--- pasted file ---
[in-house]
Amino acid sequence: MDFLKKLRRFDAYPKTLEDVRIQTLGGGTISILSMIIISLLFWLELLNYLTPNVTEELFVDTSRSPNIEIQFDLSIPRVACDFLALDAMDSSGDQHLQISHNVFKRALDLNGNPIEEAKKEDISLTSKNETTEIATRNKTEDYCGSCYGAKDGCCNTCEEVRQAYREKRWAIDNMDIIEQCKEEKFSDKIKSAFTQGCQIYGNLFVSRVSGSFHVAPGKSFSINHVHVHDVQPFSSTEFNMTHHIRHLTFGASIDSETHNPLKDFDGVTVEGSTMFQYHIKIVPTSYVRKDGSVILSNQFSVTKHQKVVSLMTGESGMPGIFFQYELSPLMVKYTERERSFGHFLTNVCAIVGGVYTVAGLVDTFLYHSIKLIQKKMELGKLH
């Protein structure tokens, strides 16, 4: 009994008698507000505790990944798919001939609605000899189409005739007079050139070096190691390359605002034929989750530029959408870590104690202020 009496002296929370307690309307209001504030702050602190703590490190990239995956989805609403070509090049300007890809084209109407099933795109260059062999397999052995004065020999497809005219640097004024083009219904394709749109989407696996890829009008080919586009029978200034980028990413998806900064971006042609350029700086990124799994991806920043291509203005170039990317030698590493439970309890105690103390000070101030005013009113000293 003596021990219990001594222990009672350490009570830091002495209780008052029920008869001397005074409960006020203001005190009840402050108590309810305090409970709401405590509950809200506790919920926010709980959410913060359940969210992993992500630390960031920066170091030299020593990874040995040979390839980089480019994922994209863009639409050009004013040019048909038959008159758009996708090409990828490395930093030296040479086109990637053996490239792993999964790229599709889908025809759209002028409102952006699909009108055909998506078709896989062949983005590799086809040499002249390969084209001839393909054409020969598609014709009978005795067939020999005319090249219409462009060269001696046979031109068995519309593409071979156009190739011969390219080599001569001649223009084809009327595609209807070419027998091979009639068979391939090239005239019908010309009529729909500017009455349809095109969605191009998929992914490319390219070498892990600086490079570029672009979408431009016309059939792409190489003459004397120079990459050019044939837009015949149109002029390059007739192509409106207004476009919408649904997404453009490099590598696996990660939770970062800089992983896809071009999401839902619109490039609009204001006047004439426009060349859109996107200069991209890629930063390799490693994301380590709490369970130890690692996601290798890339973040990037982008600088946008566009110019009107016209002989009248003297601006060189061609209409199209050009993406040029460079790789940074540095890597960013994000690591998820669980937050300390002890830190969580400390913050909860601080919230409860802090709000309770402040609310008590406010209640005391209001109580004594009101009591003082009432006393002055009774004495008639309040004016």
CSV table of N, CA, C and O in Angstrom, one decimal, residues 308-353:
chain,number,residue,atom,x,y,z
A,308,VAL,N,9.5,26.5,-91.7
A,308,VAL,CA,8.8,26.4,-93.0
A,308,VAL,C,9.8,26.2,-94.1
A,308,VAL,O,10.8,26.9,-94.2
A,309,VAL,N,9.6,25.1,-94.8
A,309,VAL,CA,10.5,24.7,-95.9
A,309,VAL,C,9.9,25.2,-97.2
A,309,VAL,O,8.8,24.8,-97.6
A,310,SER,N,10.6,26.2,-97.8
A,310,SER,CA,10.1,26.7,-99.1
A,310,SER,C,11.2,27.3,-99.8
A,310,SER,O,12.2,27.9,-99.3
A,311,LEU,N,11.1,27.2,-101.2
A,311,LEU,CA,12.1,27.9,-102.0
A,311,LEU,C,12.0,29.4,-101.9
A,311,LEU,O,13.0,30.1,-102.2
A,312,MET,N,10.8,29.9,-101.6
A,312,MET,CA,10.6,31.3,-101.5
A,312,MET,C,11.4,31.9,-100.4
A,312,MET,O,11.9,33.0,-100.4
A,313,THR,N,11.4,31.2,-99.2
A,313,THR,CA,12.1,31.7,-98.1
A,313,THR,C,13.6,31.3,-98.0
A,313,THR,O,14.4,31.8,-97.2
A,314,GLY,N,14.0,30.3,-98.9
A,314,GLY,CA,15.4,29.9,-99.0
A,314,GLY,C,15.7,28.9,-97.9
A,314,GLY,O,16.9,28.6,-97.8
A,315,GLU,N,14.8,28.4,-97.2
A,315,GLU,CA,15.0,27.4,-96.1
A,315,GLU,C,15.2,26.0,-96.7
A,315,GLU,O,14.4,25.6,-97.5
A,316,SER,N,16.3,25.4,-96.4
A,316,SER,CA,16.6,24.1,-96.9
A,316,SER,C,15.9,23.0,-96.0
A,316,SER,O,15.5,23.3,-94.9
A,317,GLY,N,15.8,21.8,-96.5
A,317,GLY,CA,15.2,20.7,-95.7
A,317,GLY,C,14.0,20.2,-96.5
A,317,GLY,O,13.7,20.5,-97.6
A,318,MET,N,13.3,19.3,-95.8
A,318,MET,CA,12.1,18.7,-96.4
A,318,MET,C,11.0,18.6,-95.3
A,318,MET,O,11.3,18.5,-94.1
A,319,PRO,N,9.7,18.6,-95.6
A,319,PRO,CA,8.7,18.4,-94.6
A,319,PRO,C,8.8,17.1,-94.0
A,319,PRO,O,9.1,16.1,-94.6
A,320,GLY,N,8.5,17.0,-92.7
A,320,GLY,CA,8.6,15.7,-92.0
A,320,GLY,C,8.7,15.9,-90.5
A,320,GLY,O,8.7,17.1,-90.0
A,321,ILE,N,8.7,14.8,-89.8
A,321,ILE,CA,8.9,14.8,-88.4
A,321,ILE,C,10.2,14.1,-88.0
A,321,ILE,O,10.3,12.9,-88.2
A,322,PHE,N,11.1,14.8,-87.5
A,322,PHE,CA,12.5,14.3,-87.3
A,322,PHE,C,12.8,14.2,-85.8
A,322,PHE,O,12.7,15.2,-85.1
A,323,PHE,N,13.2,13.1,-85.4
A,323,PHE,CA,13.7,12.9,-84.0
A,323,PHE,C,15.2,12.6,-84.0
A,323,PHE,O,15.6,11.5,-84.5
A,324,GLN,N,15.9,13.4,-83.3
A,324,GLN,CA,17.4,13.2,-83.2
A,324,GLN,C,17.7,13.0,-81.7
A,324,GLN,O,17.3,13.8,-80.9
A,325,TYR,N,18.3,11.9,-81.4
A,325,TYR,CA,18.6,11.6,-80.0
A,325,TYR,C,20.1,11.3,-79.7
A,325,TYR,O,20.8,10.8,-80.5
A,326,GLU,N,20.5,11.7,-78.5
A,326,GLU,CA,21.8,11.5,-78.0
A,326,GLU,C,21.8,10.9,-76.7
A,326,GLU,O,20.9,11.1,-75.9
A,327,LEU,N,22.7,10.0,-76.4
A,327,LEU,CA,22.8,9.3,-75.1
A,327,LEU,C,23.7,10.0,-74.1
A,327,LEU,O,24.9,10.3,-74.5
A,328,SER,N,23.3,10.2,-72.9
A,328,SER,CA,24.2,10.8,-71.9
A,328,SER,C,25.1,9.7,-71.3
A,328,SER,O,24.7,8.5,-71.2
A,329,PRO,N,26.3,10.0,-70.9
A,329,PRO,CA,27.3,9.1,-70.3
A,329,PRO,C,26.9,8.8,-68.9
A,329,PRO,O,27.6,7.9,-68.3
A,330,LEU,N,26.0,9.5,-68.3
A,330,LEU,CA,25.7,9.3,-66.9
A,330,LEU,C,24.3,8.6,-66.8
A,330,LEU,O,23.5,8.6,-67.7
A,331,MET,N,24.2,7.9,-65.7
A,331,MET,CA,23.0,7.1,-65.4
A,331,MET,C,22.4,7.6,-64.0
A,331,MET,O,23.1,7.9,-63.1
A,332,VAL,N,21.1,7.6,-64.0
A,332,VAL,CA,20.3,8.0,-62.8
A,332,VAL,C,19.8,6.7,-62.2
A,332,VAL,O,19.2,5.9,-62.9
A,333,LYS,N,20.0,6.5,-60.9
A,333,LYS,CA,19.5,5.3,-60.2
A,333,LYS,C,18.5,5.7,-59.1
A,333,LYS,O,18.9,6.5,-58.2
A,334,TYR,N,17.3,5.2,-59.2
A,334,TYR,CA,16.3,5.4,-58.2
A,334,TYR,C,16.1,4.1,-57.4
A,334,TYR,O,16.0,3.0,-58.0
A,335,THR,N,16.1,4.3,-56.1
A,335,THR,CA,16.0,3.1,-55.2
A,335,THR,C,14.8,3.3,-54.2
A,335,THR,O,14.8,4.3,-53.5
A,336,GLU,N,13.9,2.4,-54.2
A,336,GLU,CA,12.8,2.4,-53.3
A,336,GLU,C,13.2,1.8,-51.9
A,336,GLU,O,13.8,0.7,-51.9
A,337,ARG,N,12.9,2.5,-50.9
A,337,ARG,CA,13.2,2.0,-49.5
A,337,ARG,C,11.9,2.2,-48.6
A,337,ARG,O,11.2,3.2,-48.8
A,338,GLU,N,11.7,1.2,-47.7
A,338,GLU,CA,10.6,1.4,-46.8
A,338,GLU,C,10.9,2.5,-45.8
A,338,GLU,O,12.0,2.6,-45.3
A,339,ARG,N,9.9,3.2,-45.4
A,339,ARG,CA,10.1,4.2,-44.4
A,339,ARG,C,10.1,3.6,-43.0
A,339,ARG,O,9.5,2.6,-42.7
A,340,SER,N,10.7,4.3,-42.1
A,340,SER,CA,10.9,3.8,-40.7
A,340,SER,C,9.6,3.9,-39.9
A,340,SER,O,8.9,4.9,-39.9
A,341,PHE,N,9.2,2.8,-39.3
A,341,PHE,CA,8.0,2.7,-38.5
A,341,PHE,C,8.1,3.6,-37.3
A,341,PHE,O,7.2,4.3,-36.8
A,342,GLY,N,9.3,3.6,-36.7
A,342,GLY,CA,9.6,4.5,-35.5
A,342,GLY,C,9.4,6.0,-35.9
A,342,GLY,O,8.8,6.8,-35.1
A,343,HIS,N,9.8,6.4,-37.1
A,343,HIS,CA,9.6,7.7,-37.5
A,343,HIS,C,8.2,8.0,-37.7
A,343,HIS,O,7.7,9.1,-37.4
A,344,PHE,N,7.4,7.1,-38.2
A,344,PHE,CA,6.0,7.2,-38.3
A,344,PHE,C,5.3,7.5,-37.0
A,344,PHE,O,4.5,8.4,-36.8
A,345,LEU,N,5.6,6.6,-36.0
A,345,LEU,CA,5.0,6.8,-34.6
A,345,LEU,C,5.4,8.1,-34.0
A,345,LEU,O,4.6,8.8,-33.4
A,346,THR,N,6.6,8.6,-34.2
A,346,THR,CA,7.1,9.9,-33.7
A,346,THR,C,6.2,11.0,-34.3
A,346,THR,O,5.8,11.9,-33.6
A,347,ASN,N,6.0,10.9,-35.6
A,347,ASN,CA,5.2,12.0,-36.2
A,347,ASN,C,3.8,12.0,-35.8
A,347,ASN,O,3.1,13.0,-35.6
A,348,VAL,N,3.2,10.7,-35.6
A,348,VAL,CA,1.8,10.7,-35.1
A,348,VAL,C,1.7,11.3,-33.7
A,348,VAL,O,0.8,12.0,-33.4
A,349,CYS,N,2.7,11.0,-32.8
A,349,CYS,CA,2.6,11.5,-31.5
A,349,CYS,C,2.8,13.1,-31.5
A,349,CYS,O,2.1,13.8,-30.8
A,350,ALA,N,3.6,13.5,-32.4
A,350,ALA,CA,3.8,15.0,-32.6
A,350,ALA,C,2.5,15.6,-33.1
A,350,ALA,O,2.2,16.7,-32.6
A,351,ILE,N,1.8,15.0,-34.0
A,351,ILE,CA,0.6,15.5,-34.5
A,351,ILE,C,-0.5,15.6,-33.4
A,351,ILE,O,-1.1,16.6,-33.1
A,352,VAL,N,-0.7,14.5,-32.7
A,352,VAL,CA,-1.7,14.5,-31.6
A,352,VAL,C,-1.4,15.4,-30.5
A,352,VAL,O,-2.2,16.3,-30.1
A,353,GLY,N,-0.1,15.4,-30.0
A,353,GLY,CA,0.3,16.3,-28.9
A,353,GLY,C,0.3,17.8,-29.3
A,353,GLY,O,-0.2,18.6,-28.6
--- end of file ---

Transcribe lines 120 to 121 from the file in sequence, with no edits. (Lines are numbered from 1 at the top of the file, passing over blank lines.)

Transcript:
A,336,GLU,C,13.2,1.8,-51.9
A,336,GLU,O,13.8,0.7,-51.9